Hold on tight! April 29 2014

I live in a tiny little town called Santa Claus, Indiana – home of Holiday World and some of the top rated roller coasters in the nation. I've been on all of them many times, but I will tell you that those coasters are nothing in comparison to the roller coaster ride of owning my own business. 

Last year I made some changes to my website to better accommodate my business. The vast majority of my sales were happening on amazon, so I cancelled my online shopping cart and imbedded my amazon store on my site to direct all traffic there. This saves me money each month and also boosts my amazon sales and traffic. Win, win!

I have discovered however that there are a few glitches when it comes to selling on amazon. For example, my product is not very searchable – meaning that most people don't pop onto amazon and search for a portable pizza cutter, and they don't necessarily even know that it exists. It's such a new and unique item that people aren't naturally looking for it; I have to try and figure out what they are searching for that might lead them to my product, and then include those search terms in my keywords. This does not make it impossible to sell on amazon, but it definitely slows my growth rate in comparison to someone selling a product like a diaper bag or an iPhone case – millions of people are searching for those products every day.

And then you occasionally run into someone else selling your product on amazon who you didn't even sell to. Over the past year I've seen listings for my product with a higher price than mine; those companies/people increase the price a bit so that if they get an order, they can order from me but then ship to their customer and make a little money in the process. I have also seen people who win a big giveaway (you've all seen those facebook contests, and I've participated in them by giving away free product!) – sometimes those winners turn around and list the products they've won on amazon... they are allowed to do this, but it can hurt my brand if they provide bad customer service or represent my product in a way that I wouldn't.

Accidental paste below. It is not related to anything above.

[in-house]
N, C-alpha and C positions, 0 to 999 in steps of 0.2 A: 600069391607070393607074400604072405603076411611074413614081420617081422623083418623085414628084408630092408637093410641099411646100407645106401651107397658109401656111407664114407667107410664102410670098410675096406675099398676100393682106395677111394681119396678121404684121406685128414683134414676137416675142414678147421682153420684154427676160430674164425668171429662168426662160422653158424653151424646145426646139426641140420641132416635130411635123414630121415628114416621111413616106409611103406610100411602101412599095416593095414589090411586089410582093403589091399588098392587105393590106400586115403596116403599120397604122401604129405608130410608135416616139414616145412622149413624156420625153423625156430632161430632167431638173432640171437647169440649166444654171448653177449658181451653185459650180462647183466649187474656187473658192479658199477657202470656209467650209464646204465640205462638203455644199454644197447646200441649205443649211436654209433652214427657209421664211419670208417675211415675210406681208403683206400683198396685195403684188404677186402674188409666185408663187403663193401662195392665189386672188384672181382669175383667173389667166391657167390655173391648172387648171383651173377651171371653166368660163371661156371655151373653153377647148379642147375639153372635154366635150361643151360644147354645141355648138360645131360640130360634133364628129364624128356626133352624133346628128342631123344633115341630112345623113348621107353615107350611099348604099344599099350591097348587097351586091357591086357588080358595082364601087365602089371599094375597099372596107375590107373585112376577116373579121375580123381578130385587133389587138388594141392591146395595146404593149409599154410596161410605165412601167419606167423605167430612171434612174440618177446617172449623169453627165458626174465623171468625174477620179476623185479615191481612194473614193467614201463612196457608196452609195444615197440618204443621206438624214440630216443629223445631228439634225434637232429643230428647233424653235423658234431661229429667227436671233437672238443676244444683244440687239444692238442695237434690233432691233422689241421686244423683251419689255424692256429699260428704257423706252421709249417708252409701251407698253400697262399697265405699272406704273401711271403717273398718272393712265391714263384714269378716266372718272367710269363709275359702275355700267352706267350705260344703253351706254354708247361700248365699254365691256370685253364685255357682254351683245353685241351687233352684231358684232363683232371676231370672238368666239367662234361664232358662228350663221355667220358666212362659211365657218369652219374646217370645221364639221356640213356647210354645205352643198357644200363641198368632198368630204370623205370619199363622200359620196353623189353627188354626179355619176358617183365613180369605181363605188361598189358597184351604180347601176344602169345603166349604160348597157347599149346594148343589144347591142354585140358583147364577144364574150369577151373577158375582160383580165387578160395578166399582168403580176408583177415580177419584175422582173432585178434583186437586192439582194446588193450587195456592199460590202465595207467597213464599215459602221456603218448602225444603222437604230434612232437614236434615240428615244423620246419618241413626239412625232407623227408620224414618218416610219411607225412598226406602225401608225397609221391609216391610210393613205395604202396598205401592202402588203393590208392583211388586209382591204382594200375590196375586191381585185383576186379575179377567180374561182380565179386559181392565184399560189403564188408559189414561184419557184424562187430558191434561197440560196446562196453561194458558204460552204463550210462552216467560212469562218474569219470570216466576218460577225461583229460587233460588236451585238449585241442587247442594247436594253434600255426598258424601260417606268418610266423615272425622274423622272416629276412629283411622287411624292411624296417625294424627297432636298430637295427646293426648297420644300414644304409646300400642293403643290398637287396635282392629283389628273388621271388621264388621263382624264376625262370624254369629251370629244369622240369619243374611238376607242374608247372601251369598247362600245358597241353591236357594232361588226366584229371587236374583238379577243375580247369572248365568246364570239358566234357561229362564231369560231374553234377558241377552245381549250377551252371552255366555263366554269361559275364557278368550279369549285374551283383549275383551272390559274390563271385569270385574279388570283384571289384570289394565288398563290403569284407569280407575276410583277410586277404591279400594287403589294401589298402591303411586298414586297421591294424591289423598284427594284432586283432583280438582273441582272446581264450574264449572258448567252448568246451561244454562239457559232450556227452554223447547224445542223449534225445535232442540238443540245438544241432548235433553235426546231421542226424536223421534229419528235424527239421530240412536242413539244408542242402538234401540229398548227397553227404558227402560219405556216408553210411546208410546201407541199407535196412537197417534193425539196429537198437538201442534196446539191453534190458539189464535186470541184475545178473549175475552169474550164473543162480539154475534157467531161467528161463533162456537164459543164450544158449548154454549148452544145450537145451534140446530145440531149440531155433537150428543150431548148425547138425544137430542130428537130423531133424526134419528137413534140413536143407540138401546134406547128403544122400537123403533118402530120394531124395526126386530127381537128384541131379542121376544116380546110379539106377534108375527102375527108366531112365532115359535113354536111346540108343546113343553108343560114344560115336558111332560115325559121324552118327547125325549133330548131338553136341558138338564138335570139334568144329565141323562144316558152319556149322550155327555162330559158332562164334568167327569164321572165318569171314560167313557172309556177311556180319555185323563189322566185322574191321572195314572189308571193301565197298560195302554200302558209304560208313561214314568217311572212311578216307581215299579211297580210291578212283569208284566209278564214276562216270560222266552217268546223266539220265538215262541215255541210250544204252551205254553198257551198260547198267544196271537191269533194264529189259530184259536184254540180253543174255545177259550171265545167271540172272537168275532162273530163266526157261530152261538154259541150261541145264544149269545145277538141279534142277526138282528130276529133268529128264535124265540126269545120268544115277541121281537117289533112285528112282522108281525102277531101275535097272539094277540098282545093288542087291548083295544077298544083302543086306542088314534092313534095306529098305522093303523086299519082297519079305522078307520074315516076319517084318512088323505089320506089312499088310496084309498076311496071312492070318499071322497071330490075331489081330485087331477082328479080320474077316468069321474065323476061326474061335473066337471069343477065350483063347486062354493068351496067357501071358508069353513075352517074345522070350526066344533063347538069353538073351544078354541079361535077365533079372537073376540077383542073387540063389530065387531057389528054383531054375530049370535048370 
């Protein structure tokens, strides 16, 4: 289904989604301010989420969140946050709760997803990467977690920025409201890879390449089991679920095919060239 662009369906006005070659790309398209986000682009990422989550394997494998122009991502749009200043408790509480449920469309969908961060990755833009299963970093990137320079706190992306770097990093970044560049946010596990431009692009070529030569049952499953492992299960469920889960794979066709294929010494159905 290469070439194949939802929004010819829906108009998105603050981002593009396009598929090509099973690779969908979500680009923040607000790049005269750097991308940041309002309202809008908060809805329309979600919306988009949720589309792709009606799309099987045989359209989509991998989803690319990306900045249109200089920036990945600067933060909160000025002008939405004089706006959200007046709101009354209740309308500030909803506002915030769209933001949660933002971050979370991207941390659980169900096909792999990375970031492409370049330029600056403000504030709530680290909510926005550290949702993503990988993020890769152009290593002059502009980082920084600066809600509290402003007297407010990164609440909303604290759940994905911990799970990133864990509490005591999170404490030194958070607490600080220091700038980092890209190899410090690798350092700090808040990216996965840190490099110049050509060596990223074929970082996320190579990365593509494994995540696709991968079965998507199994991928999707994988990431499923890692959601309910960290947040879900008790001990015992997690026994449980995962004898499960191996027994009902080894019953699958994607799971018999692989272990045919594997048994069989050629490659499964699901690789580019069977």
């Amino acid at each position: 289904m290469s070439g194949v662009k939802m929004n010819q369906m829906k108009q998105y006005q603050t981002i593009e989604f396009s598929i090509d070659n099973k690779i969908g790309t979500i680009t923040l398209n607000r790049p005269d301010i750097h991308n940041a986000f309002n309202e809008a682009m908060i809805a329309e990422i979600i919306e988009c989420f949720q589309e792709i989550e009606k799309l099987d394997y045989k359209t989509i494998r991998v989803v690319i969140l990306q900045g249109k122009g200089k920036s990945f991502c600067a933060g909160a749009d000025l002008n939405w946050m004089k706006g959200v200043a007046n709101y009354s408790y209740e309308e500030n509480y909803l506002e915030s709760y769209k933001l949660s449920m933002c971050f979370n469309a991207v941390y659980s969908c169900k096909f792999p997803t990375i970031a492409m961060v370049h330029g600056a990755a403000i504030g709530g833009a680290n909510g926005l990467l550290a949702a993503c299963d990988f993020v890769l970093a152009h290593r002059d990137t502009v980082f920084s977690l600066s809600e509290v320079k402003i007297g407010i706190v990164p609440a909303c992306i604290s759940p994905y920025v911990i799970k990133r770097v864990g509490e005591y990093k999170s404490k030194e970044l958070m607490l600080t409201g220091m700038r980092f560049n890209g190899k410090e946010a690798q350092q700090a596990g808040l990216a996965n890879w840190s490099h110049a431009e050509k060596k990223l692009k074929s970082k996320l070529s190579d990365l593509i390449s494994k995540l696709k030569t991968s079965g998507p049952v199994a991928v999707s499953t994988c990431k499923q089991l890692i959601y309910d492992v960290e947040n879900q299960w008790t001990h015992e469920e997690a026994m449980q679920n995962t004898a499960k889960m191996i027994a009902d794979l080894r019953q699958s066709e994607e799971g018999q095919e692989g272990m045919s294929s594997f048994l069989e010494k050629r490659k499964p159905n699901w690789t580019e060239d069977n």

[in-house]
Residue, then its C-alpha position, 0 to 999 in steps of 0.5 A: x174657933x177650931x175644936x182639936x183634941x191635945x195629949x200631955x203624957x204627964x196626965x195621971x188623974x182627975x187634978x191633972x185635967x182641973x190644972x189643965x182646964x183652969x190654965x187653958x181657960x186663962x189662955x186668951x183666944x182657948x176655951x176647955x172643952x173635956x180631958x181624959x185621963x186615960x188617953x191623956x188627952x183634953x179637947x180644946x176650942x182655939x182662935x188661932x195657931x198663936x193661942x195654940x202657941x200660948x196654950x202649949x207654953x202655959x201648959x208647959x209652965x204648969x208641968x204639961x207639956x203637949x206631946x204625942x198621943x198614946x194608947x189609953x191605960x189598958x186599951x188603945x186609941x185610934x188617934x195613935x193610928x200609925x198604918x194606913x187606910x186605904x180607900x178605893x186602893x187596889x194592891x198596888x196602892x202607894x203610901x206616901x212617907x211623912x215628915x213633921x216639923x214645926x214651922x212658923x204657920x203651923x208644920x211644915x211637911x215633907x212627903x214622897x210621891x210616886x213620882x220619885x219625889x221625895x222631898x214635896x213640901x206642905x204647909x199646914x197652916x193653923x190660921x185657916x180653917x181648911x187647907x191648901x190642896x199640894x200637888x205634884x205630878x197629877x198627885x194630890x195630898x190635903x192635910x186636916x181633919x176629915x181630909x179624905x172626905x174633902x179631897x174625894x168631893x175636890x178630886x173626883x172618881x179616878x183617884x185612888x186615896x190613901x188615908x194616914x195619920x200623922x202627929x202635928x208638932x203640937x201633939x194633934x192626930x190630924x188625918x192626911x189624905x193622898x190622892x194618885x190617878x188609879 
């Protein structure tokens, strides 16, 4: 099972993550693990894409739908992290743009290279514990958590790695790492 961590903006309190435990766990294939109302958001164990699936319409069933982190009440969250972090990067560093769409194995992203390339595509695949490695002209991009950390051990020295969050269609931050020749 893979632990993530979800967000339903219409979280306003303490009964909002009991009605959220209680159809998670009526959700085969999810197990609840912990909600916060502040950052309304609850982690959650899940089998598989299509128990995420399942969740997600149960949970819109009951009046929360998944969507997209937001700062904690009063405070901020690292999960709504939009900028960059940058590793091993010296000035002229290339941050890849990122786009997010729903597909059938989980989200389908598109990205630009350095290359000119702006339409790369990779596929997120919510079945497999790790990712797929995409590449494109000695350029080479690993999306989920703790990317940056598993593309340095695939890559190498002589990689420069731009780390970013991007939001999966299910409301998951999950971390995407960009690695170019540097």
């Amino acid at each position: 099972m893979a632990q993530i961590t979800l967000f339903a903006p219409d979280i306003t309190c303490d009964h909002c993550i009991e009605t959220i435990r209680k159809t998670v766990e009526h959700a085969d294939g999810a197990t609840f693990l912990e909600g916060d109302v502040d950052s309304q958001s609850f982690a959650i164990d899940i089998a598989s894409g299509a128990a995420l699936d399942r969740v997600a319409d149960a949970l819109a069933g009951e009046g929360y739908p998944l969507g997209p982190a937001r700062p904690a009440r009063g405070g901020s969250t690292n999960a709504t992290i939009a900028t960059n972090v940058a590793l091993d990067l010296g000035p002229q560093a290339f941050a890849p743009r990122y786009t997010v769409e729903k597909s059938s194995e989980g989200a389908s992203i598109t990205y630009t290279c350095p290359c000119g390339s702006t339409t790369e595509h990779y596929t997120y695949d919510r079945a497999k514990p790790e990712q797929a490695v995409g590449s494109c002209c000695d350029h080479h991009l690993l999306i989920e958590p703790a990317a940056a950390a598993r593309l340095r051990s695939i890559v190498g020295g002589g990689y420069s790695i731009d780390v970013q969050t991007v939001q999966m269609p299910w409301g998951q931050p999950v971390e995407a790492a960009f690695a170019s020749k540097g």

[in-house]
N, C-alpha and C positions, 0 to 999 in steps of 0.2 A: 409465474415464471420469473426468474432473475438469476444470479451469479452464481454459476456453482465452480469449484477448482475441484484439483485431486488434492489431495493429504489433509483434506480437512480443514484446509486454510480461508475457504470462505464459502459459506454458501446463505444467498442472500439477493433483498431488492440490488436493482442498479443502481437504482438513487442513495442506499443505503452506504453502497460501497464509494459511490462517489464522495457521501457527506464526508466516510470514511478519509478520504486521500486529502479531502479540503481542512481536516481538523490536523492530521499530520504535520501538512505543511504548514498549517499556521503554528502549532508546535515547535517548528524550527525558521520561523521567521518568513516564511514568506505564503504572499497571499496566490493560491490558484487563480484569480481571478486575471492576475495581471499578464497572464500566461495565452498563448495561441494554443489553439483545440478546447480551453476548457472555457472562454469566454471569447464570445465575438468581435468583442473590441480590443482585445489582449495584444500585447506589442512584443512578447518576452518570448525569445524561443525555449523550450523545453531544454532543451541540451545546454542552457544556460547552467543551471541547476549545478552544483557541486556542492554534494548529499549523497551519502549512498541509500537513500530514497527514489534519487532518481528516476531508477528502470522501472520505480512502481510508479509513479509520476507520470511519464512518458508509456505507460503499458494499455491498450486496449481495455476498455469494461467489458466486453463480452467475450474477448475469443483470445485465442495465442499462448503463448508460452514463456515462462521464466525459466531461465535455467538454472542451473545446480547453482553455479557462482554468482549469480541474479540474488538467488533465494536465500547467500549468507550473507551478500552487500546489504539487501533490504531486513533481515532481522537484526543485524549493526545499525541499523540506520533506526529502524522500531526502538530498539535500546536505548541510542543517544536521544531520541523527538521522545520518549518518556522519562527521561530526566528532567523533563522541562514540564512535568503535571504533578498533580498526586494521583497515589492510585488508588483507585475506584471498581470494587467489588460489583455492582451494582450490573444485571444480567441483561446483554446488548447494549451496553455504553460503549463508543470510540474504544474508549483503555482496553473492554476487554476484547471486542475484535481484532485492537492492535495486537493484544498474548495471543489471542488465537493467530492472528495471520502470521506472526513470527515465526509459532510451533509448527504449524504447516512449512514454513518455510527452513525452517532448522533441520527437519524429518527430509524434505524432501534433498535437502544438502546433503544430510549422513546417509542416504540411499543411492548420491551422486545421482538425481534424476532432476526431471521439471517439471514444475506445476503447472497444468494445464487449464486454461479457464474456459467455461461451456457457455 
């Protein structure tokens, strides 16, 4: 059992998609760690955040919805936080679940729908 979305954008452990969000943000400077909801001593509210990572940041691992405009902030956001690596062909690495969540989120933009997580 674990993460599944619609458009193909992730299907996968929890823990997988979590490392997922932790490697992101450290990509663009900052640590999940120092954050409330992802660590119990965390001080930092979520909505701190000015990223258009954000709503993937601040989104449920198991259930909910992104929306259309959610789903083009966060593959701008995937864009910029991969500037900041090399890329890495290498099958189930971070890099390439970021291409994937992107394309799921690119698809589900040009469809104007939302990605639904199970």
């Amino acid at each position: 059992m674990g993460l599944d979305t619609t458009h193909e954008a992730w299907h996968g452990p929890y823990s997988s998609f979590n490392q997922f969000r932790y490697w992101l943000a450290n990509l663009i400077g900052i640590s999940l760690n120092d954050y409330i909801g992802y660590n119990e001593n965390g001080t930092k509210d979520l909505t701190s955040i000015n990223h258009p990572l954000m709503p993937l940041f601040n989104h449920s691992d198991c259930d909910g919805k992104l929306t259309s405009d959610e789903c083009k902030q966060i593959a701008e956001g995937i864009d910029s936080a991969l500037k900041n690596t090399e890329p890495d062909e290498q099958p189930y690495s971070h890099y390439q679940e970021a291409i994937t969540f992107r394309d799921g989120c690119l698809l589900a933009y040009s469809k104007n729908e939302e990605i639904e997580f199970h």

Despite all of the issues I face selling on amazon, let's face it – they are the retail giant right now. No where else could I possibly get the kind of exposure that I get with them. I have been selling on amazon since October 2012, so this year is the first year that I can compare sales month to month with the previous year, and it's turning out to truly be a roller coaster ride.

In the first four months of this year, my sales have ranged from 77% - 555% higher than those same months in 2013. I have had days when I sell up to a dozen Quick Splits a day, and then there are days when I don't sell a single one. Some weeks I get a few new product reviews (this helps boost sales too) and other times weeks go by without a single new review being posted. April has been my slowest month so far this year with only a 77% increase over April 2013. I will admit it's a downer – in comparison to a 555% increase, 77% feels like failure! But then it hit me – it's all about comparison, right? I did a little research, and found this average almost everywhere I looked: industry overall grows about the same rate as the economy, which is 2-3% in a good year. All of a sudden my 77% makes me feel like I'm killin'  it! Maybe May will outdo my 555% (fingers crossed!) or maybe it will sink even lower than my 77%. Either way, as long as I see growth, I'm calling it a win.

I have no idea where this amazon roller coaster is taking me, but I know I need to hold on tight and be prepared for just about anything!